The show started out the morning of the Jimmy Awards. All of the kids were all being shown around the theatre and ended up on the stage at the Minskoff (where the awards were held). It was pretty amazing to see all of those kids walking onto a Broadway stage for the first time. There were tears. There was a TON of giggling and smiles. Overall, it was pretty awesome to get to see their faces.
On to the quickest tech EVER. With only a few hours, they teched the entire show. I think I might have lost my mind if I were trying to work on that show. There was a funny quote from the stage manager. She said that keeping those kids where they needed to be, and keeping them focused was like “herding squirrels.” I find that hilarious because my best friend, who stage manages shows locally, has often told me that stage managing is really just herding cats. I can’t imagine that herding cats OR squirrels would be easy.
And then it was time for the show. As the curtain came up and those kids started singing their opening number I couldn’t help but tear up a little bit. Just a few lines into the number and you could see some of the kids onstage tearing up as well. At that point, a tear might have escaped my eye. Then they did a camera pan to the audience and there was a woman that I’m thinking was probably a grandparent, who was openly crying. That was it for me. I sobbed.
It’s just so refreshing to see young people loving theatre so much AND getting an amazing chance that not many young people get. For some of them, this is as close as they’ll ever get to Broadway. For whatever reason, they may pursue a different career. Or maybe they’ll try to get to Broadway and won’t make it. Not everyone does. For some of them, this may be the biggest thing they ever do. For others, it may actually be just a stepping stone to greatness.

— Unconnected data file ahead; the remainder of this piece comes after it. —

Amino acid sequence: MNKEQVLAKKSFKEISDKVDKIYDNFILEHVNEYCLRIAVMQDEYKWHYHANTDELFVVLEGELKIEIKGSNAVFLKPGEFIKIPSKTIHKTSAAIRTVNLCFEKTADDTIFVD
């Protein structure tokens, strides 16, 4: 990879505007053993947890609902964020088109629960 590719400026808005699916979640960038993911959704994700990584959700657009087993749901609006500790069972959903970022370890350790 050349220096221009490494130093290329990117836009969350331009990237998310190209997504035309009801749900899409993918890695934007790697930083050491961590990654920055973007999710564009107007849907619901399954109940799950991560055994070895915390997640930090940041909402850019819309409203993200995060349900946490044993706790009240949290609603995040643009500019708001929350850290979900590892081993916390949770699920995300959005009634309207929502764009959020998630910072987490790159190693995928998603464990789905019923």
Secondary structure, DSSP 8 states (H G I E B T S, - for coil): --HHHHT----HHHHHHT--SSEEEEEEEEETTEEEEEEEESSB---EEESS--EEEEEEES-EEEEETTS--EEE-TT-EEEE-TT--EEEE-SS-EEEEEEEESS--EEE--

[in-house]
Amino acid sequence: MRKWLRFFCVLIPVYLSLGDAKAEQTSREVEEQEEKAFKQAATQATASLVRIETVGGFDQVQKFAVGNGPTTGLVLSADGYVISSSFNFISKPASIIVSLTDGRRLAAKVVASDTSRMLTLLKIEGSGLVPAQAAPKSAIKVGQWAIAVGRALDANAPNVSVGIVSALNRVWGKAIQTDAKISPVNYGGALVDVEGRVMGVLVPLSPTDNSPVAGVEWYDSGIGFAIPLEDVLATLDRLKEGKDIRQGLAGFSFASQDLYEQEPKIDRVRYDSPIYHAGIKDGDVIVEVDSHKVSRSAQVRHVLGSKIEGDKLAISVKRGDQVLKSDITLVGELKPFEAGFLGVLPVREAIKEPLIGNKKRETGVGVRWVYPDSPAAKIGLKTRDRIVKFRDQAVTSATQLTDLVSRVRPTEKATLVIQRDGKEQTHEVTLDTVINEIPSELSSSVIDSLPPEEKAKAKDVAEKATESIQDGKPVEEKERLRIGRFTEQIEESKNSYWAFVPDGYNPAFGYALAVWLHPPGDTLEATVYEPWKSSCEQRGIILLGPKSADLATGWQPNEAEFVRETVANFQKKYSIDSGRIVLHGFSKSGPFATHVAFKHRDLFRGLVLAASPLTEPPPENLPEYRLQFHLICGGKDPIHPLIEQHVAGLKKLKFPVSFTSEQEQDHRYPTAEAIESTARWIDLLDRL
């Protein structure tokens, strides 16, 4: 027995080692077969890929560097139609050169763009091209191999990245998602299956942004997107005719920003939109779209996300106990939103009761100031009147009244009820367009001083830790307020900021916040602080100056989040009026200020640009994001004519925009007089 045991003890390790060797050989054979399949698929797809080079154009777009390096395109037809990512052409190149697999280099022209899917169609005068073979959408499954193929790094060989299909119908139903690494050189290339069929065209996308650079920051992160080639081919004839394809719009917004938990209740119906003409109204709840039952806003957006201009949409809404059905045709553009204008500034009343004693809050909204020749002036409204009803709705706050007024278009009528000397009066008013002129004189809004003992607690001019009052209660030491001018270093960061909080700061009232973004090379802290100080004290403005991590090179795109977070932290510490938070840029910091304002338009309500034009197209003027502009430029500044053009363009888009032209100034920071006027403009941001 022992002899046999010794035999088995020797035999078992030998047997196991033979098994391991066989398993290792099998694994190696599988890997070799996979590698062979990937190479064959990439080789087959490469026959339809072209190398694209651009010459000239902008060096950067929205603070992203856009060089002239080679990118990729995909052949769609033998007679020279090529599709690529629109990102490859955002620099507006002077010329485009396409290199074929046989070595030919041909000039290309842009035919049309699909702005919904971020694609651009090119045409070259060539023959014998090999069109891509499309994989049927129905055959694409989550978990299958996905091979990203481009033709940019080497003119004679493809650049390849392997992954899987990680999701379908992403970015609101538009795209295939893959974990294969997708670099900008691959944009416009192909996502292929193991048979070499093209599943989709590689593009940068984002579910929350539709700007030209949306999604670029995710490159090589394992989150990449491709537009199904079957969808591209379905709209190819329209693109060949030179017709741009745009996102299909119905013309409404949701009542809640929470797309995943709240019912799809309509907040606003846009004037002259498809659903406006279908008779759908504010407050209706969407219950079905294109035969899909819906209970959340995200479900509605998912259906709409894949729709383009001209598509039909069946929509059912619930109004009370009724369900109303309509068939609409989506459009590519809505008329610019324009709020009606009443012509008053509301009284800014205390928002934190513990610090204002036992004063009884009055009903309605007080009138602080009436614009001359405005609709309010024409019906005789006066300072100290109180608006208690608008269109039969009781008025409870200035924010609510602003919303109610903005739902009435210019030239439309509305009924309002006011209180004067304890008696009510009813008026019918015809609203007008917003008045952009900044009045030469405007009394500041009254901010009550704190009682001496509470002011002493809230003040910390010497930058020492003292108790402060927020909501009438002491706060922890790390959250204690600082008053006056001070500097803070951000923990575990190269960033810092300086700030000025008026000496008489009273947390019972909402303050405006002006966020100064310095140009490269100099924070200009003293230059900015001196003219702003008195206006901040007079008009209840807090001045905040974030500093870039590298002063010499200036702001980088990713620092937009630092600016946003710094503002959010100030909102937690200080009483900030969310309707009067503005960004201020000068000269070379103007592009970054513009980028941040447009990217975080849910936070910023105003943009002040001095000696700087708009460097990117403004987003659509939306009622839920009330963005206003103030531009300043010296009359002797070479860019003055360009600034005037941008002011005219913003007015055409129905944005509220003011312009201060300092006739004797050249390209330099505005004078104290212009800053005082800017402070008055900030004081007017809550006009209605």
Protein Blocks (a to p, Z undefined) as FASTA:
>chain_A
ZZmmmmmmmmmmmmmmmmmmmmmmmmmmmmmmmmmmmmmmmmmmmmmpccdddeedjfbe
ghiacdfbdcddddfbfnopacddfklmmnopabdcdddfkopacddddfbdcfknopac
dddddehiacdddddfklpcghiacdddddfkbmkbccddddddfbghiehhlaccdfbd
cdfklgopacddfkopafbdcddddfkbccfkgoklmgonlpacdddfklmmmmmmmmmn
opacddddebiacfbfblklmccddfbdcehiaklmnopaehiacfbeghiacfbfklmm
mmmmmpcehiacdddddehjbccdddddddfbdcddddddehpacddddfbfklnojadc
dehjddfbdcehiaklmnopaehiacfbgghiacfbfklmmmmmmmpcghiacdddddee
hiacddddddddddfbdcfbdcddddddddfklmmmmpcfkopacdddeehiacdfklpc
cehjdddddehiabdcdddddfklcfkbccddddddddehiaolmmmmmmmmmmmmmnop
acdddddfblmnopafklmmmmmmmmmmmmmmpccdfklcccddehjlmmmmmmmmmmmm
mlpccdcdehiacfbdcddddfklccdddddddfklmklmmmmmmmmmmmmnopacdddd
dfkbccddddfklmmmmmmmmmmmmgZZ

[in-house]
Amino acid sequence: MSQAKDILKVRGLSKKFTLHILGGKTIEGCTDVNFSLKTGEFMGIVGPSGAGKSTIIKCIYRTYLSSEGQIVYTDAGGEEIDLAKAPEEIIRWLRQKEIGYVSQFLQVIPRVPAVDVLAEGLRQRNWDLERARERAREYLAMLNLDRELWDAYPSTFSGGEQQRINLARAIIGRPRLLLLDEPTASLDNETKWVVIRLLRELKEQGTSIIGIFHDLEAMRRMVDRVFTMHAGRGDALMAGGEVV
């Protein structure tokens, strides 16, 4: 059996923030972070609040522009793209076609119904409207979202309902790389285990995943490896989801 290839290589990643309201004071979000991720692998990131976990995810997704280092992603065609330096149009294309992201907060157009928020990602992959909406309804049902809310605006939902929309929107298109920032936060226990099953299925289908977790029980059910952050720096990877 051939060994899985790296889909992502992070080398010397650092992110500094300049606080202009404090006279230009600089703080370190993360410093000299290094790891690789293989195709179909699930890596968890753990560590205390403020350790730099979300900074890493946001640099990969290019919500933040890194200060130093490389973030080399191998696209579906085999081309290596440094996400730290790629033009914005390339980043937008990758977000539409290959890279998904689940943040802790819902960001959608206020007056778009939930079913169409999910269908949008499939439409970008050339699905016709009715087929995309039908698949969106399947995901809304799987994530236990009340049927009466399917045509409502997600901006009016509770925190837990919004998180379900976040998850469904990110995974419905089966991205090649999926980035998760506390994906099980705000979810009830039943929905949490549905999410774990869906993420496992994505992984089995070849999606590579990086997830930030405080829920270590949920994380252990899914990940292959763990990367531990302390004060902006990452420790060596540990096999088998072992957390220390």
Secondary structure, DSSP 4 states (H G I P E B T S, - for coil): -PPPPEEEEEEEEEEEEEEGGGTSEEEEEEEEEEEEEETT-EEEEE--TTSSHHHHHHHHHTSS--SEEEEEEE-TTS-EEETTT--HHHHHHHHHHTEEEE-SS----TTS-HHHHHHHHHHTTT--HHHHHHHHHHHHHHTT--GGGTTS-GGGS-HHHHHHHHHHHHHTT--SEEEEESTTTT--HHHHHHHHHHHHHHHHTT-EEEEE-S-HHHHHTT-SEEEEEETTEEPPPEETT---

After their group performances the judges picked their top six; three girls and three guys. There were some great moments shown by many of the kids, and it could have been argued that there should have been some different picks for the top six, but I think overall they did a good job.
In the top were
There were three of those six that I had thought would probably be in the top. Joshua, Elizabeth and Evan. Joshua and Evan both got quite a bit of screen time in the other episodes, and Elizabeth caught my eye because she looks remarkably like a young Sutton Foster AND is extremely talented.
Each of the top six were asked to perform their solo performances. Honestly, you always remember when Evan performs. He’s just that funny. Joshua sang his song in Italian, so that was totally memorable, and seeing Elizabeth perform her song, Disneyland, was like watching a full production. She’s just that impressive with her acting skills. Nicolette, Erica, and Drew all did great as well, but my favorite three caught my attention for a reason.
When it came down to it, Joshua Grosso was awarded Best Actor and Elizabeth Romero was awarded Best Actress. I find it kind of funny that Joshua came into it as the only runner-up, there fully by default. Honestly, I’d like to have seen who beat him out, because I thought he was fantastic from the start. Both Elizabeth and Joshua were awarded $10,000 to go toward their future schooling, and I can’t help but hope to see them in the future on a Broadway stage, or on tour with a show. It would just seem fitting.
Overall I think this was a great documentary. It was inspiring, fun, happy, and left me feeling like the future of the arts could be in good hands. Some people were calling it reality TV, but I really feel like it was more of a documentary. Reality TV is often negative and so disheartening. This was NOT that. I can’t help but hope that PBS does this again next year.
As a total unrelated side note, there was a scene at the end of the episode showing a cake that was for the cast and that cake was SO AMAZING! I make cakes and cupcakes as a hobby and I love seeing a cake that is well done. I kind of wonder who made it. Any insiders know the answer?